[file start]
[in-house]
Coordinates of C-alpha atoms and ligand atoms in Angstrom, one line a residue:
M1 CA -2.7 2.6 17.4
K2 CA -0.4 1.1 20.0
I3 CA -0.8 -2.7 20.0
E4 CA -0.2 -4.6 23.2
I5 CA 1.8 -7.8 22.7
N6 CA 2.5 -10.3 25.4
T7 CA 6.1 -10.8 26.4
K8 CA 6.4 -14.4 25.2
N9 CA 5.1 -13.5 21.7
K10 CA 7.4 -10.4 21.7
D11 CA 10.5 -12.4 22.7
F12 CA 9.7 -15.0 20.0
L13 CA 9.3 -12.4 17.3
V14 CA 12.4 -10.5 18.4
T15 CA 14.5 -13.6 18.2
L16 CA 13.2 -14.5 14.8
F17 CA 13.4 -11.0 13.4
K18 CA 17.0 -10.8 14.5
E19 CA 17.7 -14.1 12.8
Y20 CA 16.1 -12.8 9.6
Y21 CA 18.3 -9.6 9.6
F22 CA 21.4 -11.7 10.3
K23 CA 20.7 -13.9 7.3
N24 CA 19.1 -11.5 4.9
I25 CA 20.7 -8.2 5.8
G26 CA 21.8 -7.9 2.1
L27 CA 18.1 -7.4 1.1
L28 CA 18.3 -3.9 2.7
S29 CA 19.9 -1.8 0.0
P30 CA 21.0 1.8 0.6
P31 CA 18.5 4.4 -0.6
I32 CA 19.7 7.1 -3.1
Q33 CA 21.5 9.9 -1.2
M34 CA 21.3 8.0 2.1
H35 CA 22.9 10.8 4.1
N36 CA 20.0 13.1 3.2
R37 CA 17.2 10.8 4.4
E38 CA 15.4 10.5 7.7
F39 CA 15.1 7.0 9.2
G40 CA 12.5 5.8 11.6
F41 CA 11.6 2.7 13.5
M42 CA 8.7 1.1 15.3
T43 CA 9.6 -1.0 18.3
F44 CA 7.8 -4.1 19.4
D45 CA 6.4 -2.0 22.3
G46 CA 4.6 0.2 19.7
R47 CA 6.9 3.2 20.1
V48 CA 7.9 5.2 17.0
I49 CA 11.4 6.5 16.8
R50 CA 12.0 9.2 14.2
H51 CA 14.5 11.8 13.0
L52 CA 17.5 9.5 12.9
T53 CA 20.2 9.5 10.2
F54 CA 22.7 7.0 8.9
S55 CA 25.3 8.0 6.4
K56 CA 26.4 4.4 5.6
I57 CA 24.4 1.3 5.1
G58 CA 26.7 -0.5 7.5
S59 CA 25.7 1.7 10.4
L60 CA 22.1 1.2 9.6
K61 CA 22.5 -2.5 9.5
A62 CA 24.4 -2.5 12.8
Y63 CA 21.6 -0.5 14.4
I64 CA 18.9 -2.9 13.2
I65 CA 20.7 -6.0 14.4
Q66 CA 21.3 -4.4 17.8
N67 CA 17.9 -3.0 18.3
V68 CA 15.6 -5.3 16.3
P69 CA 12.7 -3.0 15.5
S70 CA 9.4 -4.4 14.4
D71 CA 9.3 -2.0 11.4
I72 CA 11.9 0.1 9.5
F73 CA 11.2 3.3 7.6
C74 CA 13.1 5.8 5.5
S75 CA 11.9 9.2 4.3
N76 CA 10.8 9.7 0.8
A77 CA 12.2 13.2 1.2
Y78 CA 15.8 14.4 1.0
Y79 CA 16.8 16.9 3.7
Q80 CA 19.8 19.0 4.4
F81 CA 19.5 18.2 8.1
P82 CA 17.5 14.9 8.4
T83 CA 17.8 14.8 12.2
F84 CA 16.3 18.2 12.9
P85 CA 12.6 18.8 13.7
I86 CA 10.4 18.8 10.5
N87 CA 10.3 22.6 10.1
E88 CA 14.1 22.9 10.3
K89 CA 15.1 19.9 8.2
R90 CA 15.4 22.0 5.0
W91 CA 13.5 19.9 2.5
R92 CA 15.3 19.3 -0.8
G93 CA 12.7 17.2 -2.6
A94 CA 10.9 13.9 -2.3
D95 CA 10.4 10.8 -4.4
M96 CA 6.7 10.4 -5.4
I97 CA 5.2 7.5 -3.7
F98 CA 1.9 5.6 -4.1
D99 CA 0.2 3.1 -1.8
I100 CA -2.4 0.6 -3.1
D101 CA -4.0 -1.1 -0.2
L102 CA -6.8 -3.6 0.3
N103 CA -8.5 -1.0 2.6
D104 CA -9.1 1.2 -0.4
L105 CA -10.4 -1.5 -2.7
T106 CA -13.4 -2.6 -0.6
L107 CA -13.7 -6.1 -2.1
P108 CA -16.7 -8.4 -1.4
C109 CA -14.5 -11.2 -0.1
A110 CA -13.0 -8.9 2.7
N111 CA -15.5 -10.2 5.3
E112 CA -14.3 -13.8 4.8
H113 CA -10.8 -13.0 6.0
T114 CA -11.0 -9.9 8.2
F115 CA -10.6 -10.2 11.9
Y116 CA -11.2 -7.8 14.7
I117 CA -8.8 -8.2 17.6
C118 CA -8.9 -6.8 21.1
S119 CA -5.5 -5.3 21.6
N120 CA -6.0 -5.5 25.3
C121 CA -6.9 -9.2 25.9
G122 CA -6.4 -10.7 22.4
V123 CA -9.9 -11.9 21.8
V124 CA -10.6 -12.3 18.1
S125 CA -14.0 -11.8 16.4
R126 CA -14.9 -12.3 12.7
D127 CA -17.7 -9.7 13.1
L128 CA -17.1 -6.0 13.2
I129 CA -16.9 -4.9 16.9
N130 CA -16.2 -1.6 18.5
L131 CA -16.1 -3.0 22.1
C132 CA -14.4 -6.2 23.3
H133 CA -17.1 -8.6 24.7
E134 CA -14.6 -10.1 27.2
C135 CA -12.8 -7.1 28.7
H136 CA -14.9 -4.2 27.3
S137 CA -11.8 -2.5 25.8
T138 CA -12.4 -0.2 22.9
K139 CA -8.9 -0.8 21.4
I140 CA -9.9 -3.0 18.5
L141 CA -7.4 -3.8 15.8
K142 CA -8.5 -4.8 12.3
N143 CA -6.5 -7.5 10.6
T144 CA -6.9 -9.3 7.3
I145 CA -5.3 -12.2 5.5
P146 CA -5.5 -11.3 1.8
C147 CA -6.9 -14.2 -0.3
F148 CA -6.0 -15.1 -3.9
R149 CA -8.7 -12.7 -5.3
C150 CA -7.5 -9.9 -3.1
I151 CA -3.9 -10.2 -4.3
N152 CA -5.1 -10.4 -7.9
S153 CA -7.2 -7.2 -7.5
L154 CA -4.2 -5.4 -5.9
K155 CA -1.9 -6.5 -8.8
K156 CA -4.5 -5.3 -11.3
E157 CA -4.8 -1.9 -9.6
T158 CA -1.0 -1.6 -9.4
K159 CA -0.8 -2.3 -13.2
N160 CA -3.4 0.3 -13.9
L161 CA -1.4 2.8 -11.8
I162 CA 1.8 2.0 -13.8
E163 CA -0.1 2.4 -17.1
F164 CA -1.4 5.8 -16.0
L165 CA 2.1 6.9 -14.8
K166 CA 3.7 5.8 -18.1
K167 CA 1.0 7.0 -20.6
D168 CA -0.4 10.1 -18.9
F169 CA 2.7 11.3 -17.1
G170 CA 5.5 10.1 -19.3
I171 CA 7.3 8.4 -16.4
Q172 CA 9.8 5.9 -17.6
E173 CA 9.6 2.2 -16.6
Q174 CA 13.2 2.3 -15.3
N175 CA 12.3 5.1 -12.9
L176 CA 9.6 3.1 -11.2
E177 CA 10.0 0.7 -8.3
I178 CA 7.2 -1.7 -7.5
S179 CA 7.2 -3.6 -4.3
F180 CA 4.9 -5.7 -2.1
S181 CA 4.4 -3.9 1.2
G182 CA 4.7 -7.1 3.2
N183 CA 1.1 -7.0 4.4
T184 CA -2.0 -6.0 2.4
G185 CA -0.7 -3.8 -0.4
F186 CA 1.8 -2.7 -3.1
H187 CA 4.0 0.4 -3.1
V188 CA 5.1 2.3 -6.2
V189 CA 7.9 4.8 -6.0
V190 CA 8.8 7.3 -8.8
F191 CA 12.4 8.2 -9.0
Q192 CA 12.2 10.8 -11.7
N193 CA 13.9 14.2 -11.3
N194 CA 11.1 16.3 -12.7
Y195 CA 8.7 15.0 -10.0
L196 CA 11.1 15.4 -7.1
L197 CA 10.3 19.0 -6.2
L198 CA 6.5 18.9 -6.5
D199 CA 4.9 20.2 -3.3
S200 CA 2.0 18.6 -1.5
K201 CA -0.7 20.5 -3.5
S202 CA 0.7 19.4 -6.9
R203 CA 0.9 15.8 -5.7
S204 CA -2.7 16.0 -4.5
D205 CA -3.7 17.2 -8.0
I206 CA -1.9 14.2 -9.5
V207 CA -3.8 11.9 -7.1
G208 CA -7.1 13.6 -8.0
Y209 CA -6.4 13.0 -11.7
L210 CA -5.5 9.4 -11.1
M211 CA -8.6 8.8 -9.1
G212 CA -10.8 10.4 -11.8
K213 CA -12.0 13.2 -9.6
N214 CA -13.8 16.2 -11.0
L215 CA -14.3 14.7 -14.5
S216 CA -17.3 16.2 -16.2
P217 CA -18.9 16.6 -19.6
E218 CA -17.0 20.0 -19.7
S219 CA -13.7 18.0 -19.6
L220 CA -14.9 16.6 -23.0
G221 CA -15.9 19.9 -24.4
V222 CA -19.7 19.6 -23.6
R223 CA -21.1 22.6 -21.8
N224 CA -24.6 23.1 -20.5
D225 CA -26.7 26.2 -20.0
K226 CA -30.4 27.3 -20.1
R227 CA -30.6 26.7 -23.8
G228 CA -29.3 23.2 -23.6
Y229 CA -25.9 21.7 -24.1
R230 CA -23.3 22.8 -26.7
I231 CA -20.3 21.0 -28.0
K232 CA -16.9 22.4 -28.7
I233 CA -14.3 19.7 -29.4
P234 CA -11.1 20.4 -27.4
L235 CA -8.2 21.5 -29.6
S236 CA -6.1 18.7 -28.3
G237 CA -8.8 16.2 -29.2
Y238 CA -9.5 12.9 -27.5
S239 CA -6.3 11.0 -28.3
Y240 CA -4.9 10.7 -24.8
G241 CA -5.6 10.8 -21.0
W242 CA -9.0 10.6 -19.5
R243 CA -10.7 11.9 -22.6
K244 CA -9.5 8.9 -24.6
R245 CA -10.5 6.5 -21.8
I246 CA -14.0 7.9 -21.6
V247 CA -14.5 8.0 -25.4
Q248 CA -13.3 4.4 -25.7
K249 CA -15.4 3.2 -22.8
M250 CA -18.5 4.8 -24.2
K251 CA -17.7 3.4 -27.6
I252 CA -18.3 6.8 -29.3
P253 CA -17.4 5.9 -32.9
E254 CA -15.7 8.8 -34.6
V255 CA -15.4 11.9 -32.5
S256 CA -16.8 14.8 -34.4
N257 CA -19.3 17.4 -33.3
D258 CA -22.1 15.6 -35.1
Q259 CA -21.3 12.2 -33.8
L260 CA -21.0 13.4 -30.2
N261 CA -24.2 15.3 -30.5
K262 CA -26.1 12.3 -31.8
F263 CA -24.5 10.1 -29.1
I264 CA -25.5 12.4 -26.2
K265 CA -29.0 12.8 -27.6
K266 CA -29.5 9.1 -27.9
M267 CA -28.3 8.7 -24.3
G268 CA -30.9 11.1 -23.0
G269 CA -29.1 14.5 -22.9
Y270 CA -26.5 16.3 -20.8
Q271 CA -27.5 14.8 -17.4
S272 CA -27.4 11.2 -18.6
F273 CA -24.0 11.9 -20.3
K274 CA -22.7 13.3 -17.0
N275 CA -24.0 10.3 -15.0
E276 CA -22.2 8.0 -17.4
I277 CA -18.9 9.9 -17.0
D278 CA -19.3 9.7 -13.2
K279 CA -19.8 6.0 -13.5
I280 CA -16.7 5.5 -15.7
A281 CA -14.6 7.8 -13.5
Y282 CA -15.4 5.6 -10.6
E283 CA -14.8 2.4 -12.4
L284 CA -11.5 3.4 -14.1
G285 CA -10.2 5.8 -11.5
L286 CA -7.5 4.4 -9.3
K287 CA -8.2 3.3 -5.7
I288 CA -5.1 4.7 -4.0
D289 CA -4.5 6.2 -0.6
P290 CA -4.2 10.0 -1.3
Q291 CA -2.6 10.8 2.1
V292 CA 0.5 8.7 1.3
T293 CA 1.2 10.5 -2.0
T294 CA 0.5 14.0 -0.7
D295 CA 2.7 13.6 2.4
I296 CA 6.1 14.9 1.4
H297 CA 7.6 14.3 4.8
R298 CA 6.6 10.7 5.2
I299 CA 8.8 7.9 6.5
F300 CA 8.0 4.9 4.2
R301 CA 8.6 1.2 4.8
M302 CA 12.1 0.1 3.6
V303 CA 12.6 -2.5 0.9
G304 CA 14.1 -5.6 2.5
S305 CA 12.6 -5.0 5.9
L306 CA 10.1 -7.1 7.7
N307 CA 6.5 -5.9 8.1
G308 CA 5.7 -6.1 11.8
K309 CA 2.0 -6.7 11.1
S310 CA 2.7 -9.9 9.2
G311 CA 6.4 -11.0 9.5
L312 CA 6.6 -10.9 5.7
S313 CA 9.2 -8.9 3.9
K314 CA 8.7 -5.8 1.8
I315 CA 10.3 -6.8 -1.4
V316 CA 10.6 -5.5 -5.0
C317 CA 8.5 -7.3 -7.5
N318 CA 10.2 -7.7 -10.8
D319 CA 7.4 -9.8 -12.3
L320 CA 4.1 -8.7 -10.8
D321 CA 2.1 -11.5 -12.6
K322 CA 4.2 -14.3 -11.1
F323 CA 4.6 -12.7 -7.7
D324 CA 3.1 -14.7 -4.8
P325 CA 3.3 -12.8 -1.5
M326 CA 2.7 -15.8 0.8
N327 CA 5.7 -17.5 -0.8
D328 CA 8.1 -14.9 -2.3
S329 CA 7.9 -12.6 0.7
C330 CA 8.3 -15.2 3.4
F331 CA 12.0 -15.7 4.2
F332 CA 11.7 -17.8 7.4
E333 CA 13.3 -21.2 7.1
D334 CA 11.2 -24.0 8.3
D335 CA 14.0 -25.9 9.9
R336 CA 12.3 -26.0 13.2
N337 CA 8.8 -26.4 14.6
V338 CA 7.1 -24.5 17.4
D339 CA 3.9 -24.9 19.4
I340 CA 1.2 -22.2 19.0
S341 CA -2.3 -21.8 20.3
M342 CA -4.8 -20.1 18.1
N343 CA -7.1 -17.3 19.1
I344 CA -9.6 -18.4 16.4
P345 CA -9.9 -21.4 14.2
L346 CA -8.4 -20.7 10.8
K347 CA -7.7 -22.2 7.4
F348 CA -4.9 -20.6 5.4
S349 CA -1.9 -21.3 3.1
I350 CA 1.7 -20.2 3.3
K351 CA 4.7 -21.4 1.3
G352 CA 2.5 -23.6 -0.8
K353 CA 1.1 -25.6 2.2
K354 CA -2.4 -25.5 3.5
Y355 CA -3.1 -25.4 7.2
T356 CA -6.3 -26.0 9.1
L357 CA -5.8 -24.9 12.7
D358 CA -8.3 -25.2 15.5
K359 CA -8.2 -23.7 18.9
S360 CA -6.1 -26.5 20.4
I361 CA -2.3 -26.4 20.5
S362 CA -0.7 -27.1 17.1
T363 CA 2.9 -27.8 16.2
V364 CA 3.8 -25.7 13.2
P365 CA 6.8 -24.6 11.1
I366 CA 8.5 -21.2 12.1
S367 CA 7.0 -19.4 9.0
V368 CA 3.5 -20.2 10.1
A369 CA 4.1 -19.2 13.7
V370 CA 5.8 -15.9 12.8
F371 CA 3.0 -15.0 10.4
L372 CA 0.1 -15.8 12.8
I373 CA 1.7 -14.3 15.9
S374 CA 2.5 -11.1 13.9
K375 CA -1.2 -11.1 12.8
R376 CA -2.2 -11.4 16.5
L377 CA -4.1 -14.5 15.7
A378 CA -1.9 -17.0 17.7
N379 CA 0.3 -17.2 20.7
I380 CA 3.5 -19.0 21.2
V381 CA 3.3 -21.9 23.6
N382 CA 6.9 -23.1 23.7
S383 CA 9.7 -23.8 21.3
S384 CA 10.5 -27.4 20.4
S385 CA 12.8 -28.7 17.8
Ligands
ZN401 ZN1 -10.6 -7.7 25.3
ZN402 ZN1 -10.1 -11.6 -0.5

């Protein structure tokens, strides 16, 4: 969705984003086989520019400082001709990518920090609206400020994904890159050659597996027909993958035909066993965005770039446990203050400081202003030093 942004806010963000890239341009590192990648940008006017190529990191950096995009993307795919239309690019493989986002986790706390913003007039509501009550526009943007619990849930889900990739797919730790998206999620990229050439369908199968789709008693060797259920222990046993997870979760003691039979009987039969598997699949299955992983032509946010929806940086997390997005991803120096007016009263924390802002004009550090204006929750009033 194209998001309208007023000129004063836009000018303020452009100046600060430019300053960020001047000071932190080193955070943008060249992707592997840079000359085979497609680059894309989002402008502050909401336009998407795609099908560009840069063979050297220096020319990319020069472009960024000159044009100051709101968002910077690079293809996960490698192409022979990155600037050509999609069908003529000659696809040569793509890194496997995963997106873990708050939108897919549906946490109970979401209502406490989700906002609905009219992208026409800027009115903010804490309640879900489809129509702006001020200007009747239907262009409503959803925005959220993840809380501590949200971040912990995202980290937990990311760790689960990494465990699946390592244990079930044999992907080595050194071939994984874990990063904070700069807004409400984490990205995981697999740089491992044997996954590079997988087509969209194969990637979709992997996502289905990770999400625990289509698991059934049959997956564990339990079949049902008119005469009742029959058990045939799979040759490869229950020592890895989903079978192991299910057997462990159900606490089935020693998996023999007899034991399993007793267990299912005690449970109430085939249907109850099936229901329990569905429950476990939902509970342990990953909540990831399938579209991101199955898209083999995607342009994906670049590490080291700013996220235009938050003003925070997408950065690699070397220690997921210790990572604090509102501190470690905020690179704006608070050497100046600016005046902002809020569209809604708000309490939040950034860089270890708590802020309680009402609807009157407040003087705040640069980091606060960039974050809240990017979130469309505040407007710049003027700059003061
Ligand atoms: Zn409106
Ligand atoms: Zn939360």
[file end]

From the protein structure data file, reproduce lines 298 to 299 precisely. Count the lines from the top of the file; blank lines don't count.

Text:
I296 CA 6.1 14.9 1.4
H297 CA 7.6 14.3 4.8